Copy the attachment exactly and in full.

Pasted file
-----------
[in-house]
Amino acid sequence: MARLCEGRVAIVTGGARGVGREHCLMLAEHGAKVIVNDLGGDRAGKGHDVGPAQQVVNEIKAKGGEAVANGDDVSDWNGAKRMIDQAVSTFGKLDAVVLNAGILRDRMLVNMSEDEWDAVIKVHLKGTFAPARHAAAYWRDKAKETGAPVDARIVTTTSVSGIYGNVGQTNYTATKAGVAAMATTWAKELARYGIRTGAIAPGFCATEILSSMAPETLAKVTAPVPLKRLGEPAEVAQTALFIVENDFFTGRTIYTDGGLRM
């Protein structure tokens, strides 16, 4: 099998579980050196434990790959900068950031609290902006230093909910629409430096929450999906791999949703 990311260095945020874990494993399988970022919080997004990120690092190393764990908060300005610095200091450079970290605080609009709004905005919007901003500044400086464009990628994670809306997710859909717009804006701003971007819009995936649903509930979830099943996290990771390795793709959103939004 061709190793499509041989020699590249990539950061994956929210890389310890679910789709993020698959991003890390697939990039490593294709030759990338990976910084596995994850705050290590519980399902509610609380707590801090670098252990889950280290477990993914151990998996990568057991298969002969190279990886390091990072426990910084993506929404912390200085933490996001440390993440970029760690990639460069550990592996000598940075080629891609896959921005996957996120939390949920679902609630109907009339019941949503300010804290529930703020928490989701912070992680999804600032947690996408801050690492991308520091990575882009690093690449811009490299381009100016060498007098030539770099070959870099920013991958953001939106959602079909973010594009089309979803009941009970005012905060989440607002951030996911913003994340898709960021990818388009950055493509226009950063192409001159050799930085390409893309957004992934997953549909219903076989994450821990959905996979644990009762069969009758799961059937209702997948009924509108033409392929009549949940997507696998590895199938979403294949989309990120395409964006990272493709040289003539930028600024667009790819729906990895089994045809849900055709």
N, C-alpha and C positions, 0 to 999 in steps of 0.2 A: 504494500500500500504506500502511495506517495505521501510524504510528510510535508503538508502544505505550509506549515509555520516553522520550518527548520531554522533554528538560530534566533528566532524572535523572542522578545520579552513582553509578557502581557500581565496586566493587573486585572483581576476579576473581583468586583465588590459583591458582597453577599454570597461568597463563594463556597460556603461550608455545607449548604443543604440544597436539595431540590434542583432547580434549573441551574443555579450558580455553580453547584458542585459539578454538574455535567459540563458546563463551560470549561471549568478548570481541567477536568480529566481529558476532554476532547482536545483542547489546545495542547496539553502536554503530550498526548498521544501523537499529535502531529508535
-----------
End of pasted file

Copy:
[in-house]
Amino acid sequence: MARLCEGRVAIVTGGARGVGREHCLMLAEHGAKVIVNDLGGDRAGKGHDVGPAQQVVNEIKAKGGEAVANGDDVSDWNGAKRMIDQAVSTFGKLDAVVLNAGILRDRMLVNMSEDEWDAVIKVHLKGTFAPARHAAAYWRDKAKETGAPVDARIVTTTSVSGIYGNVGQTNYTATKAGVAAMATTWAKELARYGIRTGAIAPGFCATEILSSMAPETLAKVTAPVPLKRLGEPAEVAQTALFIVENDFFTGRTIYTDGGLRM
């Protein structure tokens, strides 16, 4: 099998579980050196434990790959900068950031609290902006230093909910629409430096929450999906791999949703 990311260095945020874990494993399988970022919080997004990120690092190393764990908060300005610095200091450079970290605080609009709004905005919007901003500044400086464009990628994670809306997710859909717009804006701003971007819009995936649903509930979830099943996290990771390795793709959103939004 061709190793499509041989020699590249990539950061994956929210890389310890679910789709993020698959991003890390697939990039490593294709030759990338990976910084596995994850705050290590519980399902509610609380707590801090670098252990889950280290477990993914151990998996990568057991298969002969190279990886390091990072426990910084993506929404912390200085933490996001440390993440970029760690990639460069550990592996000598940075080629891609896959921005996957996120939390949920679902609630109907009339019941949503300010804290529930703020928490989701912070992680999804600032947690996408801050690492991308520091990575882009690093690449811009490299381009100016060498007098030539770099070959870099920013991958953001939106959602079909973010594009089309979803009941009970005012905060989440607002951030996911913003994340898709960021990818388009950055493509226009950063192409001159050799930085390409893309957004992934997953549909219903076989994450821990959905996979644990009762069969009758799961059937209702997948009924509108033409392929009549949940997507696998590895199938979403294949989309990120395409964006990272493709040289003539930028600024667009790819729906990895089994045809849900055709």
N, C-alpha and C positions, 0 to 999 in steps of 0.2 A: 504494500500500500504506500502511495506517495505521501510524504510528510510535508503538508502544505505550509506549515509555520516553522520550518527548520531554522533554528538560530534566533528566532524572535523572542522578545520579552513582553509578557502581557500581565496586566493587573486585572483581576476579576473581583468586583465588590459583591458582597453577599454570597461568597463563594463556597460556603461550608455545607449548604443543604440544597436539595431540590434542583432547580434549573441551574443555579450558580455553580453547584458542585459539578454538574455535567459540563458546563463551560470549561471549568478548570481541567477536568480529566481529558476532554476532547482536545483542547489546545495542547496539553502536554503530550498526548498521544501523537499529535502531529508535